20 May 2016

Goodbye Burlington . . . for now

The thing about airports is that there no place to sit in solitary silence. Airports are places characterized by incessant motion and there is no place to be without distraction. In the airport people are in constant motion. There exists in them no area of stillness—the people movers constantly move people who sometimes stand almost still but on which they often double the movement by walking on the people mover nevertheless. People move ceaselessly about in the wide lanes heading somewhere else; trams and carts speed by; the televisions flash with ever changing images and constant news. The loudspeakers blare endless messages: of changing time zones; of lost laptops and portable phones; of warnings to watch your luggage and watch your neighbors. From the shops blast music and flashy items for sale—the airport has become a shopping mall where all I should want is for sale as long as I’m just waiting. And in their seats people sit staring at computer screens, iPads and Kindles busy being somewhere else and all wearing headphones to approximate solitude amidst the crowd. I often wonder what Thoreau might have said about airports and airplanes.
     Of course, in my generalizations I speak inaccurately.  There is as well a stationary quality to the airport. People sit in their chairs sometimes for hours at a time waiting to board, and parents rock their younger children to sleep; and couples and friends sit in discussion always holding in their hands their cell phones to which they glance obsessively. I wonder for what they are looking . . . or for what they wait? But there exists for me no sense of calm in the airport and when I exit the buildings and out into the air I enjoy a decompression, and feel like a balloon that slowly loses its air. I don’t like airports—I feel out of control in those absolutely controlled spaces and though I write this piece 30,000 feet in the air, I am hardly alone or at quiet peace. I’ve been listening to Joni Mitchell’s album “Songs to a Seagull:” I find this one of the saddest albums and Marci” one of the saddest knows I have ever heard.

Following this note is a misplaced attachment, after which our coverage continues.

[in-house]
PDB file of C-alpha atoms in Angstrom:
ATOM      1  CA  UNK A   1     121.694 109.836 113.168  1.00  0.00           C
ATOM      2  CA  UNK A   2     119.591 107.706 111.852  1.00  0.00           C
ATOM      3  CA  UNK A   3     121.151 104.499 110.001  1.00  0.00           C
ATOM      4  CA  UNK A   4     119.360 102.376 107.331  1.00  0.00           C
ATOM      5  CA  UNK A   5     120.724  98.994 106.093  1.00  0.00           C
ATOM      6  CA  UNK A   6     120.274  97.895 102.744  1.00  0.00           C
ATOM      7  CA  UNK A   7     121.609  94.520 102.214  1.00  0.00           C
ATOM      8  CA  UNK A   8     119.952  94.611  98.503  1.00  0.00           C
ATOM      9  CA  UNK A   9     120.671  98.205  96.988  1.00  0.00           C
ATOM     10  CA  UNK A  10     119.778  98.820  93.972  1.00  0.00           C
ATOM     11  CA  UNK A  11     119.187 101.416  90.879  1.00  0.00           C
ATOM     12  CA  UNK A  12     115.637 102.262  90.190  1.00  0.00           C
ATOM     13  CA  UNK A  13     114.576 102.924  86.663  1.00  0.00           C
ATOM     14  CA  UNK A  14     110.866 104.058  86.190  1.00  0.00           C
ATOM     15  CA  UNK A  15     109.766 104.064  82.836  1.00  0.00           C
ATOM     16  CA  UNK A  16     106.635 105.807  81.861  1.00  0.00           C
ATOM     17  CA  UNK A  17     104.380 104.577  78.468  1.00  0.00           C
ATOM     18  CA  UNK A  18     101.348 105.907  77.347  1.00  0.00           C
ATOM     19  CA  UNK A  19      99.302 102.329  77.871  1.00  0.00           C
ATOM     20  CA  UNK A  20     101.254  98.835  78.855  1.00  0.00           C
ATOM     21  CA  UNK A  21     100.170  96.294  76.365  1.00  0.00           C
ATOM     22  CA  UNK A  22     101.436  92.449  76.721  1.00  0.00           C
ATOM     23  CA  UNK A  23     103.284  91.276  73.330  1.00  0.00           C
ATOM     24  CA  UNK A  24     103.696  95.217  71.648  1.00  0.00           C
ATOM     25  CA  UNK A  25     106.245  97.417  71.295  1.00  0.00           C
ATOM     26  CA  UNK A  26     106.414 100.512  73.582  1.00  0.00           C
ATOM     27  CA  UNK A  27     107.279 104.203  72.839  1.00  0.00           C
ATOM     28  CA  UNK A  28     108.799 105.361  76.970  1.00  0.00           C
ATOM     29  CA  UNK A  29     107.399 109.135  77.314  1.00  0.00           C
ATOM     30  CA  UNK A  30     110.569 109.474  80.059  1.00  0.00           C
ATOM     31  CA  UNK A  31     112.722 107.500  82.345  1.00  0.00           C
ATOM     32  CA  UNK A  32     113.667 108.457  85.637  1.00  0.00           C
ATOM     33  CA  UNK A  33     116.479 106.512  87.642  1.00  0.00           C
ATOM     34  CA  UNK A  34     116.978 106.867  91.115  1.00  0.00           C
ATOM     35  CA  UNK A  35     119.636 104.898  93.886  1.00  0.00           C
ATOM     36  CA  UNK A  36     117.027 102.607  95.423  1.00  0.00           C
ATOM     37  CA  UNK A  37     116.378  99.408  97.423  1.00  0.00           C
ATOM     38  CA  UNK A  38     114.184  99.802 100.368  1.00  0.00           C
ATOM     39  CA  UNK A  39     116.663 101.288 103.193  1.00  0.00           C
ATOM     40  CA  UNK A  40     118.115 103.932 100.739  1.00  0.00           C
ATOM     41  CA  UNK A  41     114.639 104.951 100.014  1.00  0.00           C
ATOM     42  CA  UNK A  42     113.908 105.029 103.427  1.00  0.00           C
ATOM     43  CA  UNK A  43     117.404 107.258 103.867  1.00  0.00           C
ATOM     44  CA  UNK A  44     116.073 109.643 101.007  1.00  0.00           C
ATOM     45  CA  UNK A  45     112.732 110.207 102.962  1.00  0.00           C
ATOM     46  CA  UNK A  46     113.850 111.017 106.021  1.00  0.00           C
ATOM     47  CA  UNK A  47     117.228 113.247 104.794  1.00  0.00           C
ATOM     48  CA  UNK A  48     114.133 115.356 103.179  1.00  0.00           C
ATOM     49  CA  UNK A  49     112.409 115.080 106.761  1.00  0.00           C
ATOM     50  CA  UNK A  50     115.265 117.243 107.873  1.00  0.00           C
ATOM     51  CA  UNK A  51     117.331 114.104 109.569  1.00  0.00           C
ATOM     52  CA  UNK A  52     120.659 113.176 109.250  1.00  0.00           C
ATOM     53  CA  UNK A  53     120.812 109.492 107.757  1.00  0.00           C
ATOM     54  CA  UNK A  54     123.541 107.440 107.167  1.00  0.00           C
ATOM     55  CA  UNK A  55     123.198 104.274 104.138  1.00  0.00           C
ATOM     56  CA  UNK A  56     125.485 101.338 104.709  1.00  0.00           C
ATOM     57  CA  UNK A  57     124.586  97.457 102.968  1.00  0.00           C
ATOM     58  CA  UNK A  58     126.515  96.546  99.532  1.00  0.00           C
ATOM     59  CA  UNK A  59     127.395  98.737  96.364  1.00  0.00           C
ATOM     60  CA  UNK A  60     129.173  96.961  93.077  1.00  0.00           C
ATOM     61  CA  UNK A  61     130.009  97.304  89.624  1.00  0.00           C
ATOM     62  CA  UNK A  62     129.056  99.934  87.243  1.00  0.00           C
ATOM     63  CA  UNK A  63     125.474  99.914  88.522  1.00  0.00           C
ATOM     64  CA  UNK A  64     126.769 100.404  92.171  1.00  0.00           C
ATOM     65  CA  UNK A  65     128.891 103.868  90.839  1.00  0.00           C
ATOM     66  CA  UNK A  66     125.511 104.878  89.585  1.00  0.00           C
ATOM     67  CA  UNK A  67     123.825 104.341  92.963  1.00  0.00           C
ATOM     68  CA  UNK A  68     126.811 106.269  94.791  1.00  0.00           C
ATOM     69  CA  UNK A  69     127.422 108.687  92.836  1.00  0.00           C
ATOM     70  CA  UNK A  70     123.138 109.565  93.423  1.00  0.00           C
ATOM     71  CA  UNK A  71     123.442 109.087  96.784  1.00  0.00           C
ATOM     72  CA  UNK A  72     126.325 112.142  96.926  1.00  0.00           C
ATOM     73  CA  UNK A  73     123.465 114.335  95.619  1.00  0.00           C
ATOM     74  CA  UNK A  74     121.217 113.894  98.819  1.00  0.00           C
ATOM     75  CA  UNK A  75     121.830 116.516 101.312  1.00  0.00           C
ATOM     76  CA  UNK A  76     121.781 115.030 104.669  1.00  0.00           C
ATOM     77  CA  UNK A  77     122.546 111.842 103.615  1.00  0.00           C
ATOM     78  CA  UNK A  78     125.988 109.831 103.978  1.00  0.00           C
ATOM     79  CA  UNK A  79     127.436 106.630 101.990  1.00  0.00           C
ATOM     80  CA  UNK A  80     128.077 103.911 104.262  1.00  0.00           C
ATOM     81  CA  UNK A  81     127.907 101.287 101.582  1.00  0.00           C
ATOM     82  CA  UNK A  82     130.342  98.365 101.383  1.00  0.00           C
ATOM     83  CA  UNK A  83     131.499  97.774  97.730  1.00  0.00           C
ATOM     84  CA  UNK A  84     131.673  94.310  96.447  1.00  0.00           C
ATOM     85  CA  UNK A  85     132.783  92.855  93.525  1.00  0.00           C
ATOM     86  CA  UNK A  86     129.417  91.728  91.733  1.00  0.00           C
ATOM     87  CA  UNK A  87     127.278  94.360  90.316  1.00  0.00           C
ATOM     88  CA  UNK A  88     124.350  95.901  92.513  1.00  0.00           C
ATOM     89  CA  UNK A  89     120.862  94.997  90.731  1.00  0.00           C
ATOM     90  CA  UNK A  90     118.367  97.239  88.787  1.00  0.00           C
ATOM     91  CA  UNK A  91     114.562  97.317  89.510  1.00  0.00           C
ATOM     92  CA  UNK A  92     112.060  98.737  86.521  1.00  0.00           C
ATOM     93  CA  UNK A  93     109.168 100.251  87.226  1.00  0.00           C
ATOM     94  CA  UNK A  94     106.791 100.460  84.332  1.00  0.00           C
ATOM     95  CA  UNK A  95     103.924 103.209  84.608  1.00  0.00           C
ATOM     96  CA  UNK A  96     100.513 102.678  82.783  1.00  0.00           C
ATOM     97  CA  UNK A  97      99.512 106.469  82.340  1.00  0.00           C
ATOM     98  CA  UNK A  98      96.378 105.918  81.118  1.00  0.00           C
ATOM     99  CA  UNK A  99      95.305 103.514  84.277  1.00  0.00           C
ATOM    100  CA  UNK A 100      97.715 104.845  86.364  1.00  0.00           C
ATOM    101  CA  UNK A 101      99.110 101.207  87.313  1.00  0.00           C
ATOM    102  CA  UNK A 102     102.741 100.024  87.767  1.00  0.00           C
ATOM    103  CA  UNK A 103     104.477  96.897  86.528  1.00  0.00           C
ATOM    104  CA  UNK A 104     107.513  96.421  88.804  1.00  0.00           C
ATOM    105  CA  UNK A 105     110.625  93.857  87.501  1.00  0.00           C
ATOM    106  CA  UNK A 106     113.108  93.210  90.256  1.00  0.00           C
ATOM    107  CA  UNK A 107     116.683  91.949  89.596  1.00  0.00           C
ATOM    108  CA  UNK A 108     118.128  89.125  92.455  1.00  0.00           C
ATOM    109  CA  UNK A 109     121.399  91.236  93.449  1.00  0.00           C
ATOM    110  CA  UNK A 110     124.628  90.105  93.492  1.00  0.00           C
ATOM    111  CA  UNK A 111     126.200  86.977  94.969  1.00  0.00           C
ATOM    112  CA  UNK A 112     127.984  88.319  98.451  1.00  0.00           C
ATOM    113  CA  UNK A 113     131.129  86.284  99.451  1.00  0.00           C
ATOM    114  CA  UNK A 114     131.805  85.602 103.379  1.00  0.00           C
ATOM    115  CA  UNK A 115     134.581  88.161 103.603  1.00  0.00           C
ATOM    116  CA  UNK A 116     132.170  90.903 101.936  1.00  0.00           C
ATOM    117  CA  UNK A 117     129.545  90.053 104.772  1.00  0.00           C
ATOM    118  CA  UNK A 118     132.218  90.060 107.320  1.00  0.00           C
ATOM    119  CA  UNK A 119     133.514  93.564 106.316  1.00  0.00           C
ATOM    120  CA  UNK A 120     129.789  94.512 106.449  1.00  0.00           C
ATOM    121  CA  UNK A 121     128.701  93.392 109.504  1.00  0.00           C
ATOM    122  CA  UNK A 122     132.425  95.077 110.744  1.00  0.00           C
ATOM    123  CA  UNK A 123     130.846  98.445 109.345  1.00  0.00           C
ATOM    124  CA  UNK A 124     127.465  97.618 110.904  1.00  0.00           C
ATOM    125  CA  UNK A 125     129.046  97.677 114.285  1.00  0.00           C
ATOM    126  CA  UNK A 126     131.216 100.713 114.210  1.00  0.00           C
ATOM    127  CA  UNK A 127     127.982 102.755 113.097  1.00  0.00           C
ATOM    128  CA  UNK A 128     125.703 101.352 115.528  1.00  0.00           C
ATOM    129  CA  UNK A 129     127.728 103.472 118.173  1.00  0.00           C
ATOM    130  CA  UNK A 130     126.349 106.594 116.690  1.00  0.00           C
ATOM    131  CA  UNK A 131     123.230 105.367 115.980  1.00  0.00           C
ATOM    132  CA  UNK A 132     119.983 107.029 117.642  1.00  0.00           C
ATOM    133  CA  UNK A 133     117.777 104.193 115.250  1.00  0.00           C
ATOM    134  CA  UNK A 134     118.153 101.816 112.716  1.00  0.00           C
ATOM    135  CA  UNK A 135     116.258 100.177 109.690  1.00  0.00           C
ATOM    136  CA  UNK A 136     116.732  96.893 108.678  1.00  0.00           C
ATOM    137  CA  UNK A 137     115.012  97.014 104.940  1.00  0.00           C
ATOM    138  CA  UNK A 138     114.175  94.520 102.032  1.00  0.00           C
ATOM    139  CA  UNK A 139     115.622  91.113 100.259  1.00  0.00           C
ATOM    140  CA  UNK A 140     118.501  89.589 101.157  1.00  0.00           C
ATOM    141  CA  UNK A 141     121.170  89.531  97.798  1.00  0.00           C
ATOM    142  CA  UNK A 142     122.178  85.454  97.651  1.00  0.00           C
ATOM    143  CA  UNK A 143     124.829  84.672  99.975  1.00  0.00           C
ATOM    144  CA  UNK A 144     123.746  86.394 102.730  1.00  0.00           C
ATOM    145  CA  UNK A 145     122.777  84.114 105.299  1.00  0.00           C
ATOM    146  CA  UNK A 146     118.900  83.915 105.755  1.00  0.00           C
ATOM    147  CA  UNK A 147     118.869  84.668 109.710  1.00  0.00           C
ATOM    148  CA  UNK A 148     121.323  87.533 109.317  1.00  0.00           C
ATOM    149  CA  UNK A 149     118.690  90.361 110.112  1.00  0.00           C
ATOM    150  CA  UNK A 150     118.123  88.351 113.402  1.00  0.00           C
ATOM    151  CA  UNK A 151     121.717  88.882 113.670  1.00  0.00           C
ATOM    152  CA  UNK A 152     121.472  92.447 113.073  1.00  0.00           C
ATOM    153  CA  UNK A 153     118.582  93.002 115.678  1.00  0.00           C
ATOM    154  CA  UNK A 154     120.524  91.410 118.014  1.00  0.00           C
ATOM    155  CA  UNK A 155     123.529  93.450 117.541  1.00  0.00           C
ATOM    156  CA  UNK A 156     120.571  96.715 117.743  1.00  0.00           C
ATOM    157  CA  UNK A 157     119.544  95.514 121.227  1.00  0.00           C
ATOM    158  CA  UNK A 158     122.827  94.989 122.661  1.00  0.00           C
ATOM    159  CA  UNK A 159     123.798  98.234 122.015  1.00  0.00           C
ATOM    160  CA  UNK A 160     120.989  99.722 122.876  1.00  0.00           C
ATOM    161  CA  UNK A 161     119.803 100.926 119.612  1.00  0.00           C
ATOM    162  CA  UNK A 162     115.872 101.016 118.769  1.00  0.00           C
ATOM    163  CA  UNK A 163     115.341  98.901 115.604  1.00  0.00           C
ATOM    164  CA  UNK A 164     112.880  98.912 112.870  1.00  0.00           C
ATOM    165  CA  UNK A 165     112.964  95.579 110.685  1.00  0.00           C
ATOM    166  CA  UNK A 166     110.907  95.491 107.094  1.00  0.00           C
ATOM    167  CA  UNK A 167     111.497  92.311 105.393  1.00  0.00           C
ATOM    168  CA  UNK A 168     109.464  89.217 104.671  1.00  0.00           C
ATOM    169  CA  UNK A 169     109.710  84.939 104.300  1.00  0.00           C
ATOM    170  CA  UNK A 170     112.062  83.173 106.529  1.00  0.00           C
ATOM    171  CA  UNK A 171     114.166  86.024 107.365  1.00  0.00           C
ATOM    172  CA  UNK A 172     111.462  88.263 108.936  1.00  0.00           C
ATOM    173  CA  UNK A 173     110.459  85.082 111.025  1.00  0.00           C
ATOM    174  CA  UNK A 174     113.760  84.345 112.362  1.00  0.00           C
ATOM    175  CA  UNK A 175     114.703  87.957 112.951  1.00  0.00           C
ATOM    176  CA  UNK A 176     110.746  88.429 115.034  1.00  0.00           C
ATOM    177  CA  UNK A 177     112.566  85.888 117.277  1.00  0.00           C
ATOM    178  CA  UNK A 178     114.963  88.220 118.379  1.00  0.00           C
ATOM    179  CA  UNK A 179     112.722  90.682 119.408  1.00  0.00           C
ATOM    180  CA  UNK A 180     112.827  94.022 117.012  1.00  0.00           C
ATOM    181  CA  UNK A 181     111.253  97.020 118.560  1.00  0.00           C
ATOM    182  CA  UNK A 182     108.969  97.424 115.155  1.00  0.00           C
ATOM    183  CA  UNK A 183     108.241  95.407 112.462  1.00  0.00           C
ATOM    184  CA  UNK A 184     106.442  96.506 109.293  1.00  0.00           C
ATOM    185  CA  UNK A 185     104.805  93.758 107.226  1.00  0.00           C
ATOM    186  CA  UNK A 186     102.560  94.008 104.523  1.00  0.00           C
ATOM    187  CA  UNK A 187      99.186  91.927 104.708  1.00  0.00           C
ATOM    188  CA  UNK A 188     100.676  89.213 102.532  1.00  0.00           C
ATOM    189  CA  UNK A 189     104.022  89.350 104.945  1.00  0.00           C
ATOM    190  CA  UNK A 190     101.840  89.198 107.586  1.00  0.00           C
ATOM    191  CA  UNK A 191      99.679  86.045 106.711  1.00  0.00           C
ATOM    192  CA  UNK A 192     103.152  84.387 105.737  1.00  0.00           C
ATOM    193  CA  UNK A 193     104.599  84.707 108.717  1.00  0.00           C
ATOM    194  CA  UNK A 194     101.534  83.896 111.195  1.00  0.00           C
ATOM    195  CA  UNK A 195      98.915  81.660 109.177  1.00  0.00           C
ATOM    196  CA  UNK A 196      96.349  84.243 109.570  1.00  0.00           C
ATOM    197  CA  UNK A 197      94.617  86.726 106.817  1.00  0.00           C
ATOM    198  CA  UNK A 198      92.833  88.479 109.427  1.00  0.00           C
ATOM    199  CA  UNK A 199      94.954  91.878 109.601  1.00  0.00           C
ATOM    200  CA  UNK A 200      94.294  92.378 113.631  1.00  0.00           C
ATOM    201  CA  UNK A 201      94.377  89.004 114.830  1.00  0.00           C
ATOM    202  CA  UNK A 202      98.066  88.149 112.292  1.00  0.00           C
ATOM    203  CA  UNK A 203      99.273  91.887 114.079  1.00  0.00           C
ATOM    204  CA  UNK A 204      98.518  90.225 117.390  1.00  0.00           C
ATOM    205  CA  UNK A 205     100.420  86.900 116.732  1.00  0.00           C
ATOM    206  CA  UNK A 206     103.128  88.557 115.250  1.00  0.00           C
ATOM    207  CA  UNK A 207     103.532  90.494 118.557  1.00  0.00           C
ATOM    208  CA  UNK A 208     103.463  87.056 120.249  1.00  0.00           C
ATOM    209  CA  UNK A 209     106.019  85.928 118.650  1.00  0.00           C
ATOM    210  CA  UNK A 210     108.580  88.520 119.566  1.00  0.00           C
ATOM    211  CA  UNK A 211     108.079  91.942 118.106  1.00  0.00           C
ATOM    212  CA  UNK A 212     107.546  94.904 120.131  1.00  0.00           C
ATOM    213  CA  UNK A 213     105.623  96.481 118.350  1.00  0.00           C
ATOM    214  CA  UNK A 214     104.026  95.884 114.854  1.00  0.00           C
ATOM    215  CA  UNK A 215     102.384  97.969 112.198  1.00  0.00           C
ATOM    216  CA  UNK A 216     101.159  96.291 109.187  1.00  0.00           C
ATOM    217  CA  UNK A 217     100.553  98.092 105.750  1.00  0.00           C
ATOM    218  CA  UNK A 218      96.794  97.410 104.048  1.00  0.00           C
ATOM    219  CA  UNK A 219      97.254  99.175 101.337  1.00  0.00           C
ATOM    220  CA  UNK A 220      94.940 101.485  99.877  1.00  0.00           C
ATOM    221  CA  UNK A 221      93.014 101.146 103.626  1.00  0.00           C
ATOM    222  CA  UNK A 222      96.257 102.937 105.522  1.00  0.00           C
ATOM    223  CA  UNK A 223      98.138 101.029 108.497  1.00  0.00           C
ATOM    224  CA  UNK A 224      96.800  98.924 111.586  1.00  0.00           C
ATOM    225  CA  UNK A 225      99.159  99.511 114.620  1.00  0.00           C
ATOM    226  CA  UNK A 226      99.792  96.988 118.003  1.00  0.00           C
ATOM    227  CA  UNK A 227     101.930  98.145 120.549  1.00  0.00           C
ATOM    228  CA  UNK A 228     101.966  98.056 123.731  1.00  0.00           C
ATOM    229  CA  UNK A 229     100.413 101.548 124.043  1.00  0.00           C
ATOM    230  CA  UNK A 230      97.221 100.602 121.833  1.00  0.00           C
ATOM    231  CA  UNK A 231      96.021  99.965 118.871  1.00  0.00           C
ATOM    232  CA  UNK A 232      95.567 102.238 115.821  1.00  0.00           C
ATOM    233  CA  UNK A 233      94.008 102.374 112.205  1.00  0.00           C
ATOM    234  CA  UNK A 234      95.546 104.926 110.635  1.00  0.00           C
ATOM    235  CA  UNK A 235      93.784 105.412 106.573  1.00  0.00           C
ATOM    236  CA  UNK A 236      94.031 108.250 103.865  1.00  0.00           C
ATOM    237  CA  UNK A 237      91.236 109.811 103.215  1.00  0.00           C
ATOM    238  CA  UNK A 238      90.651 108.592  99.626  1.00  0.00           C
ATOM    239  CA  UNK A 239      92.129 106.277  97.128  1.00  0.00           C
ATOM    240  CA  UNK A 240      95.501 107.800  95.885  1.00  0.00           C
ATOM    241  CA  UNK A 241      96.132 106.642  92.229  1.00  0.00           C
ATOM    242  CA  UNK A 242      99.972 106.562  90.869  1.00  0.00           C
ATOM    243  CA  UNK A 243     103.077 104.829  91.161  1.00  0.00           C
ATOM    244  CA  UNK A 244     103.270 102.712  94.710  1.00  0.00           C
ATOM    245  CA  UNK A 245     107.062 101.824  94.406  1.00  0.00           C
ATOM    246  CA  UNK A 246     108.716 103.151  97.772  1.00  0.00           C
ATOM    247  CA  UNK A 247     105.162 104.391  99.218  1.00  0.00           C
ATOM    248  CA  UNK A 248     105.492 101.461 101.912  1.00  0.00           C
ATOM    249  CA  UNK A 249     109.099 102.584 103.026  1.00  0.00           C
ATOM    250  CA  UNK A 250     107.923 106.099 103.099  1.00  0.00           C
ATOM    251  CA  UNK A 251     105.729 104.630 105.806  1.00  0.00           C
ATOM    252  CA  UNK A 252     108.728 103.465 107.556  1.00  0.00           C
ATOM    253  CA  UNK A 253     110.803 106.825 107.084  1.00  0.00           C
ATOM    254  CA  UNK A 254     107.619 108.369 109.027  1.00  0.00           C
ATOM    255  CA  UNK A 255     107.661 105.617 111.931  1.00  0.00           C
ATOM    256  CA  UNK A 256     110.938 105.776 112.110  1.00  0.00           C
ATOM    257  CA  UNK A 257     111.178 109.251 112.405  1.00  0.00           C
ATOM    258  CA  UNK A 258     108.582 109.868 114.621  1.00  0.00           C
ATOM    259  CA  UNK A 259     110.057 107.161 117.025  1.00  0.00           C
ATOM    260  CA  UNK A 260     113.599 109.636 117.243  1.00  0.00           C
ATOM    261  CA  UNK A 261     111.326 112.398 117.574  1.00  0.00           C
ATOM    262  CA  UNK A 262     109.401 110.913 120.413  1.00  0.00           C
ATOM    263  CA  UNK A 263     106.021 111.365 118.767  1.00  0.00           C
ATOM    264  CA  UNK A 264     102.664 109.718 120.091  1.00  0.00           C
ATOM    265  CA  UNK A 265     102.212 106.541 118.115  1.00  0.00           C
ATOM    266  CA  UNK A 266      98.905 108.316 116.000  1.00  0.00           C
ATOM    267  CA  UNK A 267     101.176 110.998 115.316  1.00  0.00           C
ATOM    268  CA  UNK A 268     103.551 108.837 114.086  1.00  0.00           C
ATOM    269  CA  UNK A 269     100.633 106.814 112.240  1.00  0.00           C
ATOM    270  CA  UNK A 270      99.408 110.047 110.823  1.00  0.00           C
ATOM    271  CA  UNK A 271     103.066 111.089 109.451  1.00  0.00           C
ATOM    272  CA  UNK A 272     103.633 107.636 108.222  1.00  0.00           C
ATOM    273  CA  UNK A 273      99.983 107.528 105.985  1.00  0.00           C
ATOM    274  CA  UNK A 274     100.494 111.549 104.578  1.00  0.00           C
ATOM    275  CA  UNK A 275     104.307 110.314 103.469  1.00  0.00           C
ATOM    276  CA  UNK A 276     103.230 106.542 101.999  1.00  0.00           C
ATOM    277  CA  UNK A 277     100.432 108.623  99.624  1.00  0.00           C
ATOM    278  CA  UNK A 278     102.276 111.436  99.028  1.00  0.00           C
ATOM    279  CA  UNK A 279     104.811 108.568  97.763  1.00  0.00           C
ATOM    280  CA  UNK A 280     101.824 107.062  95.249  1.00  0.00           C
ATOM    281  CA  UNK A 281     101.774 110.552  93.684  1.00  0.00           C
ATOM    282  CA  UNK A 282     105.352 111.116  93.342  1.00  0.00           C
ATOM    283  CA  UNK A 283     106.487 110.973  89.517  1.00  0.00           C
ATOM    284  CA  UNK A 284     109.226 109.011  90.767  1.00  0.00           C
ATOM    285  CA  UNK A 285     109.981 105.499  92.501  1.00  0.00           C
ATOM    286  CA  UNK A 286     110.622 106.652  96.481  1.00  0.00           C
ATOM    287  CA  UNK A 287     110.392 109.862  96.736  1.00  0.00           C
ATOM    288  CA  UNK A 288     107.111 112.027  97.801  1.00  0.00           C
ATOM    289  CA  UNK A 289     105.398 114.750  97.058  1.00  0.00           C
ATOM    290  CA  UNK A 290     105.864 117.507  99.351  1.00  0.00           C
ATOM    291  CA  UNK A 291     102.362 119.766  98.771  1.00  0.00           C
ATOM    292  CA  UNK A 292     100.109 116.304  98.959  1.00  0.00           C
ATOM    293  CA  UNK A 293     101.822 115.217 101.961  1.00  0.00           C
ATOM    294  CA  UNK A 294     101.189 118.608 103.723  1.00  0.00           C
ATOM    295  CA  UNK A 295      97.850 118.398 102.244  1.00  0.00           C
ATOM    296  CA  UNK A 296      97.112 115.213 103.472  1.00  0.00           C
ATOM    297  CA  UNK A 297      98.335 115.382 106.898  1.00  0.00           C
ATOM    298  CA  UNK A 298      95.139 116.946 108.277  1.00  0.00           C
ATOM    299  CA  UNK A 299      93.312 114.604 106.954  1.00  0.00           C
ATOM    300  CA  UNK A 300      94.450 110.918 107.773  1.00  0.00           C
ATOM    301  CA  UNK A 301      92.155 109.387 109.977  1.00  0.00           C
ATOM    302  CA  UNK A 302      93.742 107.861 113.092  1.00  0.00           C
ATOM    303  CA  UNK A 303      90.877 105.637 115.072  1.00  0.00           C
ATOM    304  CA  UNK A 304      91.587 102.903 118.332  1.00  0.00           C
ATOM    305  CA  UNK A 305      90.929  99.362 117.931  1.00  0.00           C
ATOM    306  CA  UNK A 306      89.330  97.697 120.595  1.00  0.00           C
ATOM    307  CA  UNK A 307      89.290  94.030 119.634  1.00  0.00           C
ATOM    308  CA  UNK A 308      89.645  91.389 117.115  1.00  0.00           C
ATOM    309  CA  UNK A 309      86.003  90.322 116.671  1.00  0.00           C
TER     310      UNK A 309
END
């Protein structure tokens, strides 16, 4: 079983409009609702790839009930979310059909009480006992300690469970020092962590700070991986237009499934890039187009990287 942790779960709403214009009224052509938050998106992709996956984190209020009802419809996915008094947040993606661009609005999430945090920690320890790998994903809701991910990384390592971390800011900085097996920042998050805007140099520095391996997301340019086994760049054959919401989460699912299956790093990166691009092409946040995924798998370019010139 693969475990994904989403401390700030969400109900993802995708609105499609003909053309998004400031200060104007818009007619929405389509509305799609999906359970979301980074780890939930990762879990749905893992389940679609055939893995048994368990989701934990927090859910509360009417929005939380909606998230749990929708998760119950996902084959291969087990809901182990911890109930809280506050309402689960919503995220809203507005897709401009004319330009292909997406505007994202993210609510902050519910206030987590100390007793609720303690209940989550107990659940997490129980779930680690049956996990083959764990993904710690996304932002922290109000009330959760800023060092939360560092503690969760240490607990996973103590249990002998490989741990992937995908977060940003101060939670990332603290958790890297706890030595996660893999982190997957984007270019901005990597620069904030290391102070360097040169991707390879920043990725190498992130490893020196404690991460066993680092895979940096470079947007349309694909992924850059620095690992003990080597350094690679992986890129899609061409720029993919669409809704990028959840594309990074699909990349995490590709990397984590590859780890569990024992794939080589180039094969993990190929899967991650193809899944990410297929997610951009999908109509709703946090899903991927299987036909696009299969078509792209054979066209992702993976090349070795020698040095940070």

Guy Clark died this week. I came to him late, but sometimes he produced the perfect metaphor: “I Think I Can Paint Over That!”
     I am saying goodbye to Burlington, Vermont. I have had a lovely run here and this is a most lovely city. For three summers and years ago I taught a course at St. Michael’s College and we walked every evening up the hill from Winooski to Ben and Jerry’s Ice Cream. I ate a lot of ice cream, but then I was a runner and every morning I would run off last night’s indulgence. This time I am more cautious so that I can still fit into my yoga pants. Then we enjoyed the activity on the Mall and watched with delight the often eccentric street performers: many are still here and still performing. I spent a glorious week of my sabbatical in a cabin along Lake Champaign writing Symphony #1 during her first year here. And drank single malt scotch at the Whiskey Bar where I could have had Balvenie 30-year at $200.00 a pour if only the Symphony had sold a few more copies. And now she is graduating from the University of Vermont and beginning graduate school in another city. Endings are always poignant but they always end in another beginning.
     And the next time we visit in her city won’t have to fly.


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